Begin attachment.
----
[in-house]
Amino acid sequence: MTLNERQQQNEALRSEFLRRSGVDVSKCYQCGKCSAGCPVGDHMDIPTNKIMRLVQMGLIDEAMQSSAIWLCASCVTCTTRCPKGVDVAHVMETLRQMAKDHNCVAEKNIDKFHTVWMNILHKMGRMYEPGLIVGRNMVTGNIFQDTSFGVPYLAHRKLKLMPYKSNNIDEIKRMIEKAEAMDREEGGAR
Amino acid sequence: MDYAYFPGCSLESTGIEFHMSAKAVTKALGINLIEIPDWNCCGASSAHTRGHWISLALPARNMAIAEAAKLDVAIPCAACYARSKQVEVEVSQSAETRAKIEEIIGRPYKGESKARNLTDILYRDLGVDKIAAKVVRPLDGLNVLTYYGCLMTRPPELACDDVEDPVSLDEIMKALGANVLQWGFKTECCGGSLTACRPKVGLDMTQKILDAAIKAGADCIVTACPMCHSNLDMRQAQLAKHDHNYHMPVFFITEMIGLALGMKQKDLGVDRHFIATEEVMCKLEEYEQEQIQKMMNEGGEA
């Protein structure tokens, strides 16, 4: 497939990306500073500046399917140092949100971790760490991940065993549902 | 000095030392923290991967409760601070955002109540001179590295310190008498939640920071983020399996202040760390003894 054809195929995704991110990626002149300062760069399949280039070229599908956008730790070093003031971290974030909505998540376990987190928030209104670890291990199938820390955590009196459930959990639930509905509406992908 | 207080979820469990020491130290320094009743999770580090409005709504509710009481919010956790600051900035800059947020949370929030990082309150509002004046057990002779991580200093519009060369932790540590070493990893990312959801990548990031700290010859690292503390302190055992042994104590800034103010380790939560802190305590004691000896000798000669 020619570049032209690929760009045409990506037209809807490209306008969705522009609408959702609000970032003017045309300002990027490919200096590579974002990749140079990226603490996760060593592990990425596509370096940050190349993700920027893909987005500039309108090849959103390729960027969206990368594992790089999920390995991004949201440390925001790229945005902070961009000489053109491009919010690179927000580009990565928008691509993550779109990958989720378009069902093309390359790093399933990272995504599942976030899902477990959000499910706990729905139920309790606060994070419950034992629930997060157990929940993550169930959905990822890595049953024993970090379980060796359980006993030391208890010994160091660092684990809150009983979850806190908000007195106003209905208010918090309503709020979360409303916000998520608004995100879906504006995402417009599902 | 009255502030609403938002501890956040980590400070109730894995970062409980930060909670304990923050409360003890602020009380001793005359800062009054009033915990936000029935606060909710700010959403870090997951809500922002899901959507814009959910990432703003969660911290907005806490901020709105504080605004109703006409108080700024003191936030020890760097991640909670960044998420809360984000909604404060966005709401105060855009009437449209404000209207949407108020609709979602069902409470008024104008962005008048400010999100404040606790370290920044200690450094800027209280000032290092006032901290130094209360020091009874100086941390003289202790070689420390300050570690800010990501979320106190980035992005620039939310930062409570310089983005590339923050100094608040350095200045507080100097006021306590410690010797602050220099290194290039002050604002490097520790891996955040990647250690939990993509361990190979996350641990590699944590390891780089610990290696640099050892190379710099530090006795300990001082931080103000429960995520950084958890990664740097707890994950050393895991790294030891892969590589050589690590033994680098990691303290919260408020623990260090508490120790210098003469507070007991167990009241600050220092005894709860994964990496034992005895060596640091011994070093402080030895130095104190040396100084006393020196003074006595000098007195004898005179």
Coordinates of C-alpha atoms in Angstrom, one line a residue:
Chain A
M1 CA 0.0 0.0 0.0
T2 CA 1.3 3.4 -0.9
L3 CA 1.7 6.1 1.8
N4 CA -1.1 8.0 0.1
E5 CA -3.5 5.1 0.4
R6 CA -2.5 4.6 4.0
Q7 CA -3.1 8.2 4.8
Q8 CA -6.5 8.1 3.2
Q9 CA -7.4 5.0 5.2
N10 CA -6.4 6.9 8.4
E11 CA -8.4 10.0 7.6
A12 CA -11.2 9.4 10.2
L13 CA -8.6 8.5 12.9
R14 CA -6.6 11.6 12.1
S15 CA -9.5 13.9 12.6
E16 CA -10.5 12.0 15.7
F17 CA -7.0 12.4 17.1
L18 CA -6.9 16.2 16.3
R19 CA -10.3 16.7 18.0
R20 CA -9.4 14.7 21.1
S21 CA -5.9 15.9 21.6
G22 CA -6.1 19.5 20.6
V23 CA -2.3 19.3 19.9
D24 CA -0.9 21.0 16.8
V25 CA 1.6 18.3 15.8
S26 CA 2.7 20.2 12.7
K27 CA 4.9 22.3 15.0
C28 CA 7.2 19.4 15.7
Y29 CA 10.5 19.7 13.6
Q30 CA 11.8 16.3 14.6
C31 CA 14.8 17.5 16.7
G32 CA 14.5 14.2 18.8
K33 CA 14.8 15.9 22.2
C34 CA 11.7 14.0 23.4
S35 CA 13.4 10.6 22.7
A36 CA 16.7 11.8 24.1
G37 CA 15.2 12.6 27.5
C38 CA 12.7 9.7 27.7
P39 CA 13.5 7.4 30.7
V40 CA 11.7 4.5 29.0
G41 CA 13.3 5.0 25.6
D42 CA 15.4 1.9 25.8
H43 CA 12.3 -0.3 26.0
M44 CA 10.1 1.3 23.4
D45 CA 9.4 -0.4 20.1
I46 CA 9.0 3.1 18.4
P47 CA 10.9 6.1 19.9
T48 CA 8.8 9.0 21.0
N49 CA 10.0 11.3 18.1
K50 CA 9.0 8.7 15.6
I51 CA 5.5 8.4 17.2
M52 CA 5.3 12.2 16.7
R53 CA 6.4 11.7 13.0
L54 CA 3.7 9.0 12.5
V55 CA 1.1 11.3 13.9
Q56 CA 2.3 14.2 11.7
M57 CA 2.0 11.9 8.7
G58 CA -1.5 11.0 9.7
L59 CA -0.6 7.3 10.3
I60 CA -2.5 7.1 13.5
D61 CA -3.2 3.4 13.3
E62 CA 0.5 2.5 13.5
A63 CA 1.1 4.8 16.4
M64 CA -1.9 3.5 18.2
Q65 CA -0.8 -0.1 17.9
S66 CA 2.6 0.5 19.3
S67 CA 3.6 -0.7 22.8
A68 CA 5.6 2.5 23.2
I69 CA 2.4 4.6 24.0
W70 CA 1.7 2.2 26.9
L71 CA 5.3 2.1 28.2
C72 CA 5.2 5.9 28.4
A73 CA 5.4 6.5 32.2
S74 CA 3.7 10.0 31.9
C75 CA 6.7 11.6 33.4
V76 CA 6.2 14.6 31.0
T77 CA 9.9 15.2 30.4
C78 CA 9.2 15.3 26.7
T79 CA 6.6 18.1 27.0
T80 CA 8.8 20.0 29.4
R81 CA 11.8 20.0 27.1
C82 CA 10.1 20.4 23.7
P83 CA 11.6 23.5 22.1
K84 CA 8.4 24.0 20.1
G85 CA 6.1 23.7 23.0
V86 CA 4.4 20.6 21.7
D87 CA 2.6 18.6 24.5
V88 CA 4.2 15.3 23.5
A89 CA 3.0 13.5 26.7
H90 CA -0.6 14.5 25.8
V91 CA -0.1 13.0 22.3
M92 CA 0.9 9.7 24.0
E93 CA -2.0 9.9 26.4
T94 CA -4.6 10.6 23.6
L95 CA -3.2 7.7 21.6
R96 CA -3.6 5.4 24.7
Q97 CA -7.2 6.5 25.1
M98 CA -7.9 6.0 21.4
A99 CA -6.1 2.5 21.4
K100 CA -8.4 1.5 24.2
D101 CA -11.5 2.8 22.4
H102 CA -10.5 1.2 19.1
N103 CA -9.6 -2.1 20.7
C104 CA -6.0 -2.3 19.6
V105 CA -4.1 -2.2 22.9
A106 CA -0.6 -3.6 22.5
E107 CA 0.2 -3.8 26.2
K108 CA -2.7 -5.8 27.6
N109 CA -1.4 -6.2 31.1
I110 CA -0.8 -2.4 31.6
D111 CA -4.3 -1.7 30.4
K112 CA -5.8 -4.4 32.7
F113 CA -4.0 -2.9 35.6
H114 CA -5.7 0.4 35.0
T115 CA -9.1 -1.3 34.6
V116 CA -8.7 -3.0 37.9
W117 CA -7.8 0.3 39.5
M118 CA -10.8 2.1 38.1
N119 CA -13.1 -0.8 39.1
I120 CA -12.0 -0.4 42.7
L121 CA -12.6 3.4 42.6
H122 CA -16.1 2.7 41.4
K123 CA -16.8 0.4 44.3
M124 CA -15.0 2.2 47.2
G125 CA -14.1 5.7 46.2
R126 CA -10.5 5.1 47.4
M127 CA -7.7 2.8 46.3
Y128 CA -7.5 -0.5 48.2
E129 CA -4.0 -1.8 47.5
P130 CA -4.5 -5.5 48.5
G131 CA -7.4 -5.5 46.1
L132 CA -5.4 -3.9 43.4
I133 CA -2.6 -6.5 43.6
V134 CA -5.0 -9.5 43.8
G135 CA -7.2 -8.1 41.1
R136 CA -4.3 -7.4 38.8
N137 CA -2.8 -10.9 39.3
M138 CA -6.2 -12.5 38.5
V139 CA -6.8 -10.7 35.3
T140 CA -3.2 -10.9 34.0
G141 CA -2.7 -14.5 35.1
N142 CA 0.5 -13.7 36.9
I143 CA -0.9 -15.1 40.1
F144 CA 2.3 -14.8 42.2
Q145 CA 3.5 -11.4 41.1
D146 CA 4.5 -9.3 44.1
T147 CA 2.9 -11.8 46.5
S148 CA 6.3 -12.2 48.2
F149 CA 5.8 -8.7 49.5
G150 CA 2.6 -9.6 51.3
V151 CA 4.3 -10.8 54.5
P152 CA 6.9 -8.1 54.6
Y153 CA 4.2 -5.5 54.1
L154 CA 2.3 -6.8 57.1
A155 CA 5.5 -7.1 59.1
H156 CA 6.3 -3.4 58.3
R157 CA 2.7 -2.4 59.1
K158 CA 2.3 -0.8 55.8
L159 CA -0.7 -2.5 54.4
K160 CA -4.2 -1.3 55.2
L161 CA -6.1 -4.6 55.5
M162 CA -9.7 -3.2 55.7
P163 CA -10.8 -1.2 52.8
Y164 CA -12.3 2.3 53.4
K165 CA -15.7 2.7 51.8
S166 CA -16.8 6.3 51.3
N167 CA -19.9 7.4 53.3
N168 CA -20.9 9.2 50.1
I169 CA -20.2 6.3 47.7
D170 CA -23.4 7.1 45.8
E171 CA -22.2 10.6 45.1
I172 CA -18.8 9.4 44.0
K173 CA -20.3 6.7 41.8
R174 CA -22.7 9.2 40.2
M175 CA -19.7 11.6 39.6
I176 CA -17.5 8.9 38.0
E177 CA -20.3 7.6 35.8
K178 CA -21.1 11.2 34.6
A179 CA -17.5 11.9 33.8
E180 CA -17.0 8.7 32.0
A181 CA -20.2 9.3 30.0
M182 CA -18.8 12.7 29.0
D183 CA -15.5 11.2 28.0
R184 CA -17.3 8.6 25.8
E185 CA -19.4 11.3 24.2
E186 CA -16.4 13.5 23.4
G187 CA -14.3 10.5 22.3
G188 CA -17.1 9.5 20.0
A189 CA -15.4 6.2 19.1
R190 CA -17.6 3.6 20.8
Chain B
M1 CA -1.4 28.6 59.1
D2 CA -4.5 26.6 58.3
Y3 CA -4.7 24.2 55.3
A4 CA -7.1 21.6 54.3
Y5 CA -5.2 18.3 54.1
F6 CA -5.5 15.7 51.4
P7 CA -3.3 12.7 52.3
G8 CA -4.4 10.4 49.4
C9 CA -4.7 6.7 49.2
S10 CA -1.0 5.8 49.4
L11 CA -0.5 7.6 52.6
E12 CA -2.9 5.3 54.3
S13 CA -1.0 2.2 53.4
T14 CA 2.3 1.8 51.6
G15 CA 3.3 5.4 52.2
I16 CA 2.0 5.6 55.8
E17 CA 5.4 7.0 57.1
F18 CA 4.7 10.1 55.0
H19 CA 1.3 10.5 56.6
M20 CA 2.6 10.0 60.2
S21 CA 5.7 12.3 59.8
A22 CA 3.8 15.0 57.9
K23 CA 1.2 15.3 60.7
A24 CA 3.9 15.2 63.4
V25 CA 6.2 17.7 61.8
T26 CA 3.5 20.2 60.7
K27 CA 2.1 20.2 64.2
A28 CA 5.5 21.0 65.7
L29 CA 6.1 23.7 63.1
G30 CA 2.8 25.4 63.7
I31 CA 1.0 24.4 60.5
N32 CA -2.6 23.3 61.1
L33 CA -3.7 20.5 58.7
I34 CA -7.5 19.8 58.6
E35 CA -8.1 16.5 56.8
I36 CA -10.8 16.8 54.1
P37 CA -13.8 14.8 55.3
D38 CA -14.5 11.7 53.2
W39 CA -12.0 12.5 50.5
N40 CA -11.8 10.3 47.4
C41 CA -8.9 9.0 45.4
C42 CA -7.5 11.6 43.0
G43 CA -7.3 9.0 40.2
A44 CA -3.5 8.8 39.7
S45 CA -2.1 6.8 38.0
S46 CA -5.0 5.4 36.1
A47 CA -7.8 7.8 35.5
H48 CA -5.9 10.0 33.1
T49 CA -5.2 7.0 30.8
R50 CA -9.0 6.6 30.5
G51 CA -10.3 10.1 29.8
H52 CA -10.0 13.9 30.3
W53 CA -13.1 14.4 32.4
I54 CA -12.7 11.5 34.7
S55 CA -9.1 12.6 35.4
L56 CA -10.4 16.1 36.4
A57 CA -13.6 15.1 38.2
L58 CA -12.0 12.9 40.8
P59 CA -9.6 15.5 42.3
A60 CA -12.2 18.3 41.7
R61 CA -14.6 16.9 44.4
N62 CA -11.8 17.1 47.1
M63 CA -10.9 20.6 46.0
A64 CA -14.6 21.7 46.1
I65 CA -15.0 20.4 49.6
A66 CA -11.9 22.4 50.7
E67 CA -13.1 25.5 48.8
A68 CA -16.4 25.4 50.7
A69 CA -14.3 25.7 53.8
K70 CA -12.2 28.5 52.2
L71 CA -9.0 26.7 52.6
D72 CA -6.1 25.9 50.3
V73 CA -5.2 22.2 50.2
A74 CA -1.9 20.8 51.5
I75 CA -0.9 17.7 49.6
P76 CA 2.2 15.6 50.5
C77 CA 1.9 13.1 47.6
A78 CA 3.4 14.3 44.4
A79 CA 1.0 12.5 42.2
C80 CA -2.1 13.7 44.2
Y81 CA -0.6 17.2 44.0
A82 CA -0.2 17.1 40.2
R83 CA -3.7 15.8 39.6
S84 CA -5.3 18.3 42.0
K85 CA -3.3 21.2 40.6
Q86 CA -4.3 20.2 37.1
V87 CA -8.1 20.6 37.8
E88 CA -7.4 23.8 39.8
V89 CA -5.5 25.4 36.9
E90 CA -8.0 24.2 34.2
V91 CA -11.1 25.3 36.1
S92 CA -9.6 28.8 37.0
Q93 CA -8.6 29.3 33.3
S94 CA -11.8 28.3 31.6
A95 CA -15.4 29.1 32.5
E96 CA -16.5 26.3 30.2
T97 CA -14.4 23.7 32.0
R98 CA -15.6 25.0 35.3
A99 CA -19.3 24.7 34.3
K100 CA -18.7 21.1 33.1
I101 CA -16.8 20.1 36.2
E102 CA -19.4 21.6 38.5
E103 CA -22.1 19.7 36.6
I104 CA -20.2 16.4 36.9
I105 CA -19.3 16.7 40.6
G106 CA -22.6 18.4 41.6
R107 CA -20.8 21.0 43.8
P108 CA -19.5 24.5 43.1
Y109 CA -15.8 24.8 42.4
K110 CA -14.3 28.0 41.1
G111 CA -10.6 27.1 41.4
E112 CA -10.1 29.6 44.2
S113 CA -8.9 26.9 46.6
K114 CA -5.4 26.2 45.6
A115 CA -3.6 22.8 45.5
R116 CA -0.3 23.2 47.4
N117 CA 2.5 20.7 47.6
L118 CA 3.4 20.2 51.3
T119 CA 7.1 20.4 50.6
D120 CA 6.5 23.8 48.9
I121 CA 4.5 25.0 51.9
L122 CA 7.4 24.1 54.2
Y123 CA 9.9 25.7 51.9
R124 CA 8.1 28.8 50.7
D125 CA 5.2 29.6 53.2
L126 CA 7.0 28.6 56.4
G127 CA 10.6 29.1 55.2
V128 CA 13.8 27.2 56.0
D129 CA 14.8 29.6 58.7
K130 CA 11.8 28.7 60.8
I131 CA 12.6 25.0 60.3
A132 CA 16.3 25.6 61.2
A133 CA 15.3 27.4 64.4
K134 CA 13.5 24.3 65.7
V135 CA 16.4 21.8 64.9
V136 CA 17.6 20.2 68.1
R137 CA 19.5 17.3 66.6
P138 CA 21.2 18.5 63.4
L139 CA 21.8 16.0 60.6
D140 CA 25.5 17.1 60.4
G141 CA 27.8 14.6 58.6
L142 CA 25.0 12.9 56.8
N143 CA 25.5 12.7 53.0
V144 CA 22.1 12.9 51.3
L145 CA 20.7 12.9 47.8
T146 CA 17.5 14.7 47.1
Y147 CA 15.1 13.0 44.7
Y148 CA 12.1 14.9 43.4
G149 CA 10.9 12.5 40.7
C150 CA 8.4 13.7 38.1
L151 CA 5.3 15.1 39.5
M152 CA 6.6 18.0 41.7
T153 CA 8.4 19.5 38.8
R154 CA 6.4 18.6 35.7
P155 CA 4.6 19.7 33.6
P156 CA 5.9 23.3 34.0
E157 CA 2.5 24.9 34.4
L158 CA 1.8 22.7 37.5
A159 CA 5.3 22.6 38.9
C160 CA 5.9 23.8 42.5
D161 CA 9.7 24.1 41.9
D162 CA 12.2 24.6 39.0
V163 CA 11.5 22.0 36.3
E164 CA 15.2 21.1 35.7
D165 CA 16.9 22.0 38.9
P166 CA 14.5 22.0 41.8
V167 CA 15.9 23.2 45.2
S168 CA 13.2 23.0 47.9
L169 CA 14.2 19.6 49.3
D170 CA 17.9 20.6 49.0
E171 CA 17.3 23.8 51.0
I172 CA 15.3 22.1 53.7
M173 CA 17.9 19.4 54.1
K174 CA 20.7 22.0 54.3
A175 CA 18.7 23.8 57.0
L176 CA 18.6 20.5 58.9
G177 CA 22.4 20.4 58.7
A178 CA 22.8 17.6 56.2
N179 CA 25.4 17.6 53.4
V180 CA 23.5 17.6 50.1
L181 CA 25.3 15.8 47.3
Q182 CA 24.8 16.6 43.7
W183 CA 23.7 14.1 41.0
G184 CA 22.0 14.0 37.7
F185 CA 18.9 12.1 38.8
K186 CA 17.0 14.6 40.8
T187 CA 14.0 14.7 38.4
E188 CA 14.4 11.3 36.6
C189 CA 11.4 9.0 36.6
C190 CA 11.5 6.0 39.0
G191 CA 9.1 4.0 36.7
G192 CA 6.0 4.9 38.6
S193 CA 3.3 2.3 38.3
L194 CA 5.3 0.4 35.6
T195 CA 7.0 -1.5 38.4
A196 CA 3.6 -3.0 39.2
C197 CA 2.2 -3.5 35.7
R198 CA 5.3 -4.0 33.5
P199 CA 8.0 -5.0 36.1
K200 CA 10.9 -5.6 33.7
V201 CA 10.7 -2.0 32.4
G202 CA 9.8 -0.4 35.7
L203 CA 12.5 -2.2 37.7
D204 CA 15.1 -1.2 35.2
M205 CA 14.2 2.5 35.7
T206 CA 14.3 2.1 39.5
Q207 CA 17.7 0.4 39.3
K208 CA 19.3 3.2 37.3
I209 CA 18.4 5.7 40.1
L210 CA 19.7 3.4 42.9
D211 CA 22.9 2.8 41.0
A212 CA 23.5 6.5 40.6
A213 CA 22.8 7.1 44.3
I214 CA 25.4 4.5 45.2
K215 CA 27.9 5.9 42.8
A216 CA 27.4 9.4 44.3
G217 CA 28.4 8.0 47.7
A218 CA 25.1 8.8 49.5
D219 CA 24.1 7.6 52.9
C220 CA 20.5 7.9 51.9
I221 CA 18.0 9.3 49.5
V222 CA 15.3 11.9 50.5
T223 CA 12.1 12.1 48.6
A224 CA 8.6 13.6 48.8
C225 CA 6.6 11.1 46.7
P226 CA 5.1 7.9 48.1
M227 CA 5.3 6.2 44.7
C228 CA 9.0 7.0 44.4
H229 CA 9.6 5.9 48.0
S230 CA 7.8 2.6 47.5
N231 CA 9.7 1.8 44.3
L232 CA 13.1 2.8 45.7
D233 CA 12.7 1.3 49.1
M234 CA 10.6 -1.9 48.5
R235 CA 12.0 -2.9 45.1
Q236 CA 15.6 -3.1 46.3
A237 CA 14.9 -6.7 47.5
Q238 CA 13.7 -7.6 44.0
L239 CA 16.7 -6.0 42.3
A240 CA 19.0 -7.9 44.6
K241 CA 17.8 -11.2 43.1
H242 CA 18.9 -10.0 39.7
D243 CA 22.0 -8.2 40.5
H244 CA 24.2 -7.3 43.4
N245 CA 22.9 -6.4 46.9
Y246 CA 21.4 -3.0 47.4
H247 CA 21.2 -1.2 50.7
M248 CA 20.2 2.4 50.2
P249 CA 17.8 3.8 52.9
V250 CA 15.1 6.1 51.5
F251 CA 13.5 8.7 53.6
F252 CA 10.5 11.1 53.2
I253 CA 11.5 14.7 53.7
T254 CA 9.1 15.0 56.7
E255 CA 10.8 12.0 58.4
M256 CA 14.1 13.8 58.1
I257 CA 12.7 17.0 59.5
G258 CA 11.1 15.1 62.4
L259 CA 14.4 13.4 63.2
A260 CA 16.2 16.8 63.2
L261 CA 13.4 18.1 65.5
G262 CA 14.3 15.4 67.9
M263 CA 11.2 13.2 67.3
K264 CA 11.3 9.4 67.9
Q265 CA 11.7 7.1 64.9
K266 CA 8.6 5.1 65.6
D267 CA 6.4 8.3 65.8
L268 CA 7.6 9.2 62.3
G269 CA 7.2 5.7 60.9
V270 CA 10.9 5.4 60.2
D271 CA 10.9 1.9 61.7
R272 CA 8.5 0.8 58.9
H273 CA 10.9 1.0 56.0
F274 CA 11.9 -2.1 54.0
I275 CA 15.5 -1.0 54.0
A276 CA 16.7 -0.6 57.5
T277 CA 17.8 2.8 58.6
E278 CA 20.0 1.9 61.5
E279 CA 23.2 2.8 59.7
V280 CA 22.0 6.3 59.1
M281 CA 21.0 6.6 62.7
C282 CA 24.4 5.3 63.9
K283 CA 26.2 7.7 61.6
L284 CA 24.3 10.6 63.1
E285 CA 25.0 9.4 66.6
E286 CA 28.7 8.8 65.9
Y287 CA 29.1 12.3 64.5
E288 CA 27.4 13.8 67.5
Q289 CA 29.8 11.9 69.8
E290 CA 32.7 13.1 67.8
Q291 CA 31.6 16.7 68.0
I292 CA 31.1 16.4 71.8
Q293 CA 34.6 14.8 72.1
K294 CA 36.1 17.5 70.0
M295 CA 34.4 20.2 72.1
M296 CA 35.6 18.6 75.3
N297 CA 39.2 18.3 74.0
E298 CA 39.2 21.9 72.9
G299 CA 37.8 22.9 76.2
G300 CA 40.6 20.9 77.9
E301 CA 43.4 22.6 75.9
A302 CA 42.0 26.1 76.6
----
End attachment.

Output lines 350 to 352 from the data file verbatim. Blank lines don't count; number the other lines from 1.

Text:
T153 CA 8.4 19.5 38.8
R154 CA 6.4 18.6 35.7
P155 CA 4.6 19.7 33.6